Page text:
Some destinations are still early to the party in harvesting data from residents and travelers on tourism trends and impacts. Many have plans with how to use the information they've gathered but how that information is shared with local politicians and residents is still a work in progress.
Many destinations want to keep up with their competitors and promote their respective plans to grow and better manage tourism as some cities’ tourist infrastructure can’t keep up with demand.
Using data is key to putting those plans in motion but too often that data – even when available – doesn’t trickle down to local city and neighborhood decision makers.
That’s the view of some tourism boards and researchers who spoke at the United Nations World Tourism Organization’s (UNWTO) International Conference on Tourism Statistics last month in Manilla, the Philippines. Some of the discussions centered around creating a global framework for measuring tourism and how to use data to create sustainable growth plans.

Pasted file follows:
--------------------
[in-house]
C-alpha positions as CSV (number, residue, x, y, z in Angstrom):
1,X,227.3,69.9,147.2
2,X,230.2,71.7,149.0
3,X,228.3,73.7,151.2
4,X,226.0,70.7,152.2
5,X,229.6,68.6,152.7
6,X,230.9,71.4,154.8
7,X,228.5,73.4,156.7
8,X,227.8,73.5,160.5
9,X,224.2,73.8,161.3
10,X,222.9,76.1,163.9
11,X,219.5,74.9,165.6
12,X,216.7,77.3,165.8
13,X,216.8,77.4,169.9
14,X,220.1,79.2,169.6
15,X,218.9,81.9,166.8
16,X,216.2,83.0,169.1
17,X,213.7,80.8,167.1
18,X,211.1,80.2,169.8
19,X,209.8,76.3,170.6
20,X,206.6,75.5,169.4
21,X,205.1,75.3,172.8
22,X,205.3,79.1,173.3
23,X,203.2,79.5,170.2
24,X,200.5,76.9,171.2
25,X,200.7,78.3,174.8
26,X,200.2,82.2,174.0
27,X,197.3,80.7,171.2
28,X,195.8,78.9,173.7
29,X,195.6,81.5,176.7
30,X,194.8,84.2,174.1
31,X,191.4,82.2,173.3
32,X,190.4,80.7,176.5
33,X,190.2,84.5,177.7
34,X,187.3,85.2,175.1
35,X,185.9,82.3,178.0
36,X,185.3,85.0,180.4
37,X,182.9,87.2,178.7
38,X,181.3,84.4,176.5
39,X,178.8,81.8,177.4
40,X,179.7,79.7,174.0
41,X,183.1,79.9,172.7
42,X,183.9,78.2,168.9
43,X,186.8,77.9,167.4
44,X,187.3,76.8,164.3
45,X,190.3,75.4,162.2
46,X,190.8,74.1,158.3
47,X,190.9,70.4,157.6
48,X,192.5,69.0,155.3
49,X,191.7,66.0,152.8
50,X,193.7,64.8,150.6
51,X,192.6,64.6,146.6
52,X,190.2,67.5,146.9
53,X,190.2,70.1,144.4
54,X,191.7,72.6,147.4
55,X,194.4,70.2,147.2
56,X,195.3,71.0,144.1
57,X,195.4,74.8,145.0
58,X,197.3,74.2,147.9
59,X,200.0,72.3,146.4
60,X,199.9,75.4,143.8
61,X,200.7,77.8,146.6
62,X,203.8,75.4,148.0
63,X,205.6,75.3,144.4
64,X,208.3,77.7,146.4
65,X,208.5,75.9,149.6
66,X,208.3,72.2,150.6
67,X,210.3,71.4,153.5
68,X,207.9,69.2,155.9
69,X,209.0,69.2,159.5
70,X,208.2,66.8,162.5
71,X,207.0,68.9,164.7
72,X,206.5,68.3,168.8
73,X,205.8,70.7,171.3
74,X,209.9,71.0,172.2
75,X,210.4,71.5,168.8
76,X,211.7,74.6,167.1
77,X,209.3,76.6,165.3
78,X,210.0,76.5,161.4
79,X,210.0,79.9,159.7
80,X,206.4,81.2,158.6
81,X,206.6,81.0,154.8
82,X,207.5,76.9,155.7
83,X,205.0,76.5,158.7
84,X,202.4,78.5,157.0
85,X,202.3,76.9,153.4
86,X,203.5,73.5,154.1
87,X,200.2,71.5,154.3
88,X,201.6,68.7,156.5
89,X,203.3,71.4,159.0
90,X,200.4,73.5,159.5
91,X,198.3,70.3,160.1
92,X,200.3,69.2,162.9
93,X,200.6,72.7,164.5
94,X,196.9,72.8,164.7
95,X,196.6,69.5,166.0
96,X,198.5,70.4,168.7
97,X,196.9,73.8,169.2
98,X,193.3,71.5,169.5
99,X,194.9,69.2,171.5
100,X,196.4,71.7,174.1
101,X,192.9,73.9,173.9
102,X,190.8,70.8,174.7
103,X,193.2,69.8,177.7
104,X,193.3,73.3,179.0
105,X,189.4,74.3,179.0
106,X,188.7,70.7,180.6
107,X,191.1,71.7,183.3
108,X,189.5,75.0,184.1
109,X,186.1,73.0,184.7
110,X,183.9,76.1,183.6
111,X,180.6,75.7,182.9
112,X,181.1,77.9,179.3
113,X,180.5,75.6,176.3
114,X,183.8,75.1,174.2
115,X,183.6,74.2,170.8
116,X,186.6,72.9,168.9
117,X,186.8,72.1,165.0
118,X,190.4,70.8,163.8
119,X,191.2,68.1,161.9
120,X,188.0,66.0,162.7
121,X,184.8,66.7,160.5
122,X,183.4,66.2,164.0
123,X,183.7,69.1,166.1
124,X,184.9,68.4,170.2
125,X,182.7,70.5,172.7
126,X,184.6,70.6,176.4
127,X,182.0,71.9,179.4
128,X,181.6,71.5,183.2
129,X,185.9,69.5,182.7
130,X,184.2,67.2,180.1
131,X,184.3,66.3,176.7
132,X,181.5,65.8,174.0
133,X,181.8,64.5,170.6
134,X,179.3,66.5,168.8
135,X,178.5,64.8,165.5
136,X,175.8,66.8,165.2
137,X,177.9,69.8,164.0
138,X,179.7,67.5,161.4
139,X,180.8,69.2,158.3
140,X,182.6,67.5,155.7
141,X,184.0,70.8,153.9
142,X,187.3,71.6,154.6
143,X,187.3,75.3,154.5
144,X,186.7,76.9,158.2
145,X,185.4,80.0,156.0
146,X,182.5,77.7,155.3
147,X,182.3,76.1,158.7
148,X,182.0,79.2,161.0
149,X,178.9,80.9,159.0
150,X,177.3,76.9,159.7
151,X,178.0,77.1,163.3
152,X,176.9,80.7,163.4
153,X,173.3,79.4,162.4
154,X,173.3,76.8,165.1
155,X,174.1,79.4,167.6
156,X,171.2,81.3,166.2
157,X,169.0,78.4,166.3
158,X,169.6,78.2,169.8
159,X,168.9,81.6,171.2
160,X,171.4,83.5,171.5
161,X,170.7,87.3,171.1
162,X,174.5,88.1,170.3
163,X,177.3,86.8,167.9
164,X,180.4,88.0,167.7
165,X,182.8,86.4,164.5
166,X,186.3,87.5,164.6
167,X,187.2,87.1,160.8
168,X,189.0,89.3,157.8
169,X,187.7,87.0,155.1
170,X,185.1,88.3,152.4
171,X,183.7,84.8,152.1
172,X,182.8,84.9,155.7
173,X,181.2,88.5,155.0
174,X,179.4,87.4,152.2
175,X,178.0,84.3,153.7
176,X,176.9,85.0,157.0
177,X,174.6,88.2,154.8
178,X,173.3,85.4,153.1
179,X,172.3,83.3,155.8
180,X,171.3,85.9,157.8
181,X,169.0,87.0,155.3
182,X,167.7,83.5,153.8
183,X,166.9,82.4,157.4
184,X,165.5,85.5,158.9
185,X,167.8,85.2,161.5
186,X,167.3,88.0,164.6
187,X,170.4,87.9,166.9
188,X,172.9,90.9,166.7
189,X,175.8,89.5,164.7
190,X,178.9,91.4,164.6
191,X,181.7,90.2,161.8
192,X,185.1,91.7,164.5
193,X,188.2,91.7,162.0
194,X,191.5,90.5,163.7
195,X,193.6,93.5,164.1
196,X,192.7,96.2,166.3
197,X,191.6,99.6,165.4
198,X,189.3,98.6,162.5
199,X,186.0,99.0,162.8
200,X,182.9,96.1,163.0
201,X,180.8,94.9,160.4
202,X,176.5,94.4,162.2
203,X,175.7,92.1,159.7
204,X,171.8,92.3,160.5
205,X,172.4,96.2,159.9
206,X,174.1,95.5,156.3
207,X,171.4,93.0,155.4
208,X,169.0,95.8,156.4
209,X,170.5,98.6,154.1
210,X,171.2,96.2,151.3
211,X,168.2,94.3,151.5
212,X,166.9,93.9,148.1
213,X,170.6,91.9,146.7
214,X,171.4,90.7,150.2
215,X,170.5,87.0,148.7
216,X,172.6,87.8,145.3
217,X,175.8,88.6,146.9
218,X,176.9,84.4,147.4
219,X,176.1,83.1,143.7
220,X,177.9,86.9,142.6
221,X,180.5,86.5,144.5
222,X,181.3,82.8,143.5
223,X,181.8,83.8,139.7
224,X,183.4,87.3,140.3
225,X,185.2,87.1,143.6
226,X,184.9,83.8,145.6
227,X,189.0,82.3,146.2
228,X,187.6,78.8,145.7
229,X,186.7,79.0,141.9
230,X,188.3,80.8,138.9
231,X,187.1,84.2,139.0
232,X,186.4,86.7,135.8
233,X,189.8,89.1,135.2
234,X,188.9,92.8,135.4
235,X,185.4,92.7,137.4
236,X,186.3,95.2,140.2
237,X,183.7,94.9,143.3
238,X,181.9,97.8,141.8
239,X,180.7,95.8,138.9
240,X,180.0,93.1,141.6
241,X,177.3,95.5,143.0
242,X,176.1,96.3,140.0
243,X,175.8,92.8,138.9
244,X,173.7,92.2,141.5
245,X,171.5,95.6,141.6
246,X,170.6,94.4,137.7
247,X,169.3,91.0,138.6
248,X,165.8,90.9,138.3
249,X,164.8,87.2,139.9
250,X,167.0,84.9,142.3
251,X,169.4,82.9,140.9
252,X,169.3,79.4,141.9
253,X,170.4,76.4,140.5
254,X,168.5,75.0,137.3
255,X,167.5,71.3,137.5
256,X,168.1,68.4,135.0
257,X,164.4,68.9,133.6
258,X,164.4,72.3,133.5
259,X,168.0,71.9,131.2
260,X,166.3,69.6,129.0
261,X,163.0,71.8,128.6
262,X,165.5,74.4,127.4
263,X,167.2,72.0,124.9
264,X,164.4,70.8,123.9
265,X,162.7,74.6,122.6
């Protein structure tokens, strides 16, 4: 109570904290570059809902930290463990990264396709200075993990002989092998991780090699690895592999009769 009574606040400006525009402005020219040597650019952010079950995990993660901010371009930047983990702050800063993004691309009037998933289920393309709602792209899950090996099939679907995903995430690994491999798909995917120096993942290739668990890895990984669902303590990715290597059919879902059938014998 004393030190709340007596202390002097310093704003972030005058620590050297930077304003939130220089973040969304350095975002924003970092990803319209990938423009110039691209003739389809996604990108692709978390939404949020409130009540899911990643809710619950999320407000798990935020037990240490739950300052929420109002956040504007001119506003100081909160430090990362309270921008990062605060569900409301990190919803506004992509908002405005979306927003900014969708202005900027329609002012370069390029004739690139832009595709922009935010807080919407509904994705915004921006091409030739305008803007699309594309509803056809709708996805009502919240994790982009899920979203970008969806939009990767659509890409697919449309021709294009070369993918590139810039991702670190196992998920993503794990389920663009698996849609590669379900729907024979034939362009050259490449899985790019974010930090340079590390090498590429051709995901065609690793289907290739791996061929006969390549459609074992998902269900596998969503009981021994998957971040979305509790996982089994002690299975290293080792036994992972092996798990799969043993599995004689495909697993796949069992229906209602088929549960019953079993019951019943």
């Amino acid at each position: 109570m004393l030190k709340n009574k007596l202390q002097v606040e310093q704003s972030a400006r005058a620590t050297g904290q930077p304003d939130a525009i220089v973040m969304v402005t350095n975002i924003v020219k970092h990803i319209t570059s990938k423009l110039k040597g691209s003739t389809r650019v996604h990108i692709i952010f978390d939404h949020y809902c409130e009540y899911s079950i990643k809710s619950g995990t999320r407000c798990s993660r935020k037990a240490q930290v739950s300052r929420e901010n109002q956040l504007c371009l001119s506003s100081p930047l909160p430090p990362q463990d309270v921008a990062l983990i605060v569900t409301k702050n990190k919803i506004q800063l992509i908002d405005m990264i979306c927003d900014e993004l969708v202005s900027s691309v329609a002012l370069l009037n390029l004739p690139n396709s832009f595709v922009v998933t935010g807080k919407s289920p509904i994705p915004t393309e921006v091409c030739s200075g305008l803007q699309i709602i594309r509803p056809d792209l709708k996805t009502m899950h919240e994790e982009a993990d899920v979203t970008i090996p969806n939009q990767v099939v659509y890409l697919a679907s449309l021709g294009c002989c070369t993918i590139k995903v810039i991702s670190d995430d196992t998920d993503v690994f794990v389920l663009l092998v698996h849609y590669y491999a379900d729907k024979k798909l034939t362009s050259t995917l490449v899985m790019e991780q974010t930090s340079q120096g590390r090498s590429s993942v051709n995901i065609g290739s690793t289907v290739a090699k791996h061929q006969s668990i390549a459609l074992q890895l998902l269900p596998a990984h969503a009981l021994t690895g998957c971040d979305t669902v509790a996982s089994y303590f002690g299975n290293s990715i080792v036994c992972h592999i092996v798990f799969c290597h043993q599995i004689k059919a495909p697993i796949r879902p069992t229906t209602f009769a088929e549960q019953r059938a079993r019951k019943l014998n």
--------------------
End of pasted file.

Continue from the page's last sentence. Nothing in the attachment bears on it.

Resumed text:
The conference included delegates from 88 countries and was part of the United Nation’s 2017 International Year of Sustainable Tourism For Development.
Many attendees were optimistic about Big Data’s potential for managing tourism growth but were also concerned that destinations aren’t making their plans simple enough for residents to understand while making them too broad for local neighborhoods to find them useful.
“Tourism happens at the community level and it’s at that level that we’ll need to translate this kind of evolving thinking into first off, language that ordinary mortals understand,” said Geoffrey Lipman, a professor of sustainable tourism growth at Hasselt University in Limburg, Belgium andand co-founder of SUNx, a non-profit organization that helps destinations combat climate change, speaking during the conference.